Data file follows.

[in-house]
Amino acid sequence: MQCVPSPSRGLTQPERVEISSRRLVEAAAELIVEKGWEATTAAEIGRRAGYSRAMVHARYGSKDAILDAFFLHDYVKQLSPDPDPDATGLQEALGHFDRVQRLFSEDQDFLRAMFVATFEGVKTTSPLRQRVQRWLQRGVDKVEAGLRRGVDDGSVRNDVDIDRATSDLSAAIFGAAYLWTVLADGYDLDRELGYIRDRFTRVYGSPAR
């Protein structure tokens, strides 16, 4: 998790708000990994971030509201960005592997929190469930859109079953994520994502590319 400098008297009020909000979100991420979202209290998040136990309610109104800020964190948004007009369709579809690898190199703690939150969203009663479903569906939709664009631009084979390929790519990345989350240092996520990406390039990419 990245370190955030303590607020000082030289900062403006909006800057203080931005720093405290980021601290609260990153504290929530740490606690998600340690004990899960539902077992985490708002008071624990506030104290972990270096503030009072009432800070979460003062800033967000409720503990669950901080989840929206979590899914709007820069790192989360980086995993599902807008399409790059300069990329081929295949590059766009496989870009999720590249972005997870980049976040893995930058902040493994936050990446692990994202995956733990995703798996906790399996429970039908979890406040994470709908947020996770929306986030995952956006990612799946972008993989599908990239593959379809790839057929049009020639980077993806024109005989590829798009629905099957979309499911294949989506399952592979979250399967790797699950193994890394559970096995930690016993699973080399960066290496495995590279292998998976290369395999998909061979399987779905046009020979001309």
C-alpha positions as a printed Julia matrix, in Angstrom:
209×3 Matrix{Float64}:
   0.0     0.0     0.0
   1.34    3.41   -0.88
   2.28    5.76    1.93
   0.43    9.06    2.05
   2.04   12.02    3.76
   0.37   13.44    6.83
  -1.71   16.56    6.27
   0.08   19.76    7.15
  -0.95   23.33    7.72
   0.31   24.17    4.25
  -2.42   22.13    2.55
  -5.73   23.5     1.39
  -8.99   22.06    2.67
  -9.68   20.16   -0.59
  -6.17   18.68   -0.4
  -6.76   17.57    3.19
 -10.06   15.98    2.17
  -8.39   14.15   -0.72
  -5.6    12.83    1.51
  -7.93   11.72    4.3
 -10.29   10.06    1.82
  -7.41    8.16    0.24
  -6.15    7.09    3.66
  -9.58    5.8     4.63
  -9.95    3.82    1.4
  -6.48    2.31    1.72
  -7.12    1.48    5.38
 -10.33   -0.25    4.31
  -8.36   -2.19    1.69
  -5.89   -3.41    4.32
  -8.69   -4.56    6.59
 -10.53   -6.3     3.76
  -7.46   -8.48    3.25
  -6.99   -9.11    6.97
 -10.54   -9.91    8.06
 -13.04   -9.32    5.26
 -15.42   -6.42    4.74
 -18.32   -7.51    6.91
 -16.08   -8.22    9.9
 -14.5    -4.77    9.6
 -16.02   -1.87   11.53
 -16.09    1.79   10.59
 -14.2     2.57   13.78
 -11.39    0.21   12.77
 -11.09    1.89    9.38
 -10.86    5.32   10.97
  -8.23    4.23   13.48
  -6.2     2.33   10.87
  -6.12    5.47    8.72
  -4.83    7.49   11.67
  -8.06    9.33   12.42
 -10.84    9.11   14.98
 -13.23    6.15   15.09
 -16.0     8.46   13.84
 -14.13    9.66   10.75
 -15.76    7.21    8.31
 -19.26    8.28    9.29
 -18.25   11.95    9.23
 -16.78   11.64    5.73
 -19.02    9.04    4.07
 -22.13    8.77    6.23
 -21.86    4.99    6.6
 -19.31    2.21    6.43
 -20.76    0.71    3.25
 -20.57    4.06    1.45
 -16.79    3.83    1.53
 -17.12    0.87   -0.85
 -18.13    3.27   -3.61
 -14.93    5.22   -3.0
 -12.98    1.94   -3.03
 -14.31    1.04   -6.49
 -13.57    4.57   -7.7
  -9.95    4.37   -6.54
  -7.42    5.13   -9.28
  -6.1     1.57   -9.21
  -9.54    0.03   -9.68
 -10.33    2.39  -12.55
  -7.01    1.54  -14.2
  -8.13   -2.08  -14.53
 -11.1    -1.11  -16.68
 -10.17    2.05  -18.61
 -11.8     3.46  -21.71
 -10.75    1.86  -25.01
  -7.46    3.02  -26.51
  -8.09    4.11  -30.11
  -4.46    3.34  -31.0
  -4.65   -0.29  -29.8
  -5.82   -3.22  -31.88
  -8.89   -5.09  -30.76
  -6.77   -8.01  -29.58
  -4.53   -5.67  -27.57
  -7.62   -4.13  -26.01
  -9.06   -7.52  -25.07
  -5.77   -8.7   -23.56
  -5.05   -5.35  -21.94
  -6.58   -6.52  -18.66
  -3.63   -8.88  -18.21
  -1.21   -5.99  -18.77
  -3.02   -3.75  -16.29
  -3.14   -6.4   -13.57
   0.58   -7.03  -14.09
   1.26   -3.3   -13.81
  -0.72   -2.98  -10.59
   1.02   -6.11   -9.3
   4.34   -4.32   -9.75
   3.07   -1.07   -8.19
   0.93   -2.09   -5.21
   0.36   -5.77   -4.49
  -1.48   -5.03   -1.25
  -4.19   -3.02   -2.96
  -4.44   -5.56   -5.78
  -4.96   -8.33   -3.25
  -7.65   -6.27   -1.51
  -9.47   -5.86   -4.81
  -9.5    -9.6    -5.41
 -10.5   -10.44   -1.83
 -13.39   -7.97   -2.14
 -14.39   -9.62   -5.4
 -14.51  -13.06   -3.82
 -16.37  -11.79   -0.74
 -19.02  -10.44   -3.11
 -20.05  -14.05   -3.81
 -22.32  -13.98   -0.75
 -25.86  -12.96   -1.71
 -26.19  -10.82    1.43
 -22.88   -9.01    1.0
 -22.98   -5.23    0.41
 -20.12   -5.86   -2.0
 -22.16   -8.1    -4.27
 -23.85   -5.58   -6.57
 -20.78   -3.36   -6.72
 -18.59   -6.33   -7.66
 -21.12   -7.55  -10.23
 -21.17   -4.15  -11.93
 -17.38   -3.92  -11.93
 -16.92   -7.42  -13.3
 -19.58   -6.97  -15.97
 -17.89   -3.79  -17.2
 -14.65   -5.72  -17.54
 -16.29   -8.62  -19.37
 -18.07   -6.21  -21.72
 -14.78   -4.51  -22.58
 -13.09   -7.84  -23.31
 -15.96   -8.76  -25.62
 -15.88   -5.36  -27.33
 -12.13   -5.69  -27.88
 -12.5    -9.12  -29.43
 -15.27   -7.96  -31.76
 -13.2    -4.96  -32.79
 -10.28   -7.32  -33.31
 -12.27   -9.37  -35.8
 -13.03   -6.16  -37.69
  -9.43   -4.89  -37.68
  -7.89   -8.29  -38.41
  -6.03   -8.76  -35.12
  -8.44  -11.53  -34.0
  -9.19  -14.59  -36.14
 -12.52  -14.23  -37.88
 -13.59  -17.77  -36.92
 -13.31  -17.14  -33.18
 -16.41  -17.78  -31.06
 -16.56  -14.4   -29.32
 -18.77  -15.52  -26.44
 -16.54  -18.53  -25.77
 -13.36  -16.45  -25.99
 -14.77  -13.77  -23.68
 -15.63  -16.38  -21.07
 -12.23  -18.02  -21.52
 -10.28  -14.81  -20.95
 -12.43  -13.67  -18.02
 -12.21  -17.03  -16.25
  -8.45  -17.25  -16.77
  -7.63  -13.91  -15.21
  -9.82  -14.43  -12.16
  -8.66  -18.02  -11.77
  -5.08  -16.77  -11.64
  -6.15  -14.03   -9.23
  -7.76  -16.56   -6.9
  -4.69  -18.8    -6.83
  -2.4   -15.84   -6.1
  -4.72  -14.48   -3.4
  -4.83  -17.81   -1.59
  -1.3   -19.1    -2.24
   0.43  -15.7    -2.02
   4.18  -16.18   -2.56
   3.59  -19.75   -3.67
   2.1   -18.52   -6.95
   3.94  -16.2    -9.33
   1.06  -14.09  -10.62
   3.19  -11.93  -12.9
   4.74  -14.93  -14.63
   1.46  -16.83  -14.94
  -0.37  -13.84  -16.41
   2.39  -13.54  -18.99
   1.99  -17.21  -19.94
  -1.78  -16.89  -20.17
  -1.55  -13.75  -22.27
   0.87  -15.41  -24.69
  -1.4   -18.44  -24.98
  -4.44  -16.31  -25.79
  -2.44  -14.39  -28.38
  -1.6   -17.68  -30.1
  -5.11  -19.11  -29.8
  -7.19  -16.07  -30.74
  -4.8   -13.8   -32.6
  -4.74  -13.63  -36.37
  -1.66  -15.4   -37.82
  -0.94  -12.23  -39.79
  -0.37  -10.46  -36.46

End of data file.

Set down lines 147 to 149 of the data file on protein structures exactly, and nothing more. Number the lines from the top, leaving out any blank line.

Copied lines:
 -14.78   -4.51  -22.58
 -13.09   -7.84  -23.31
 -15.96   -8.76  -25.62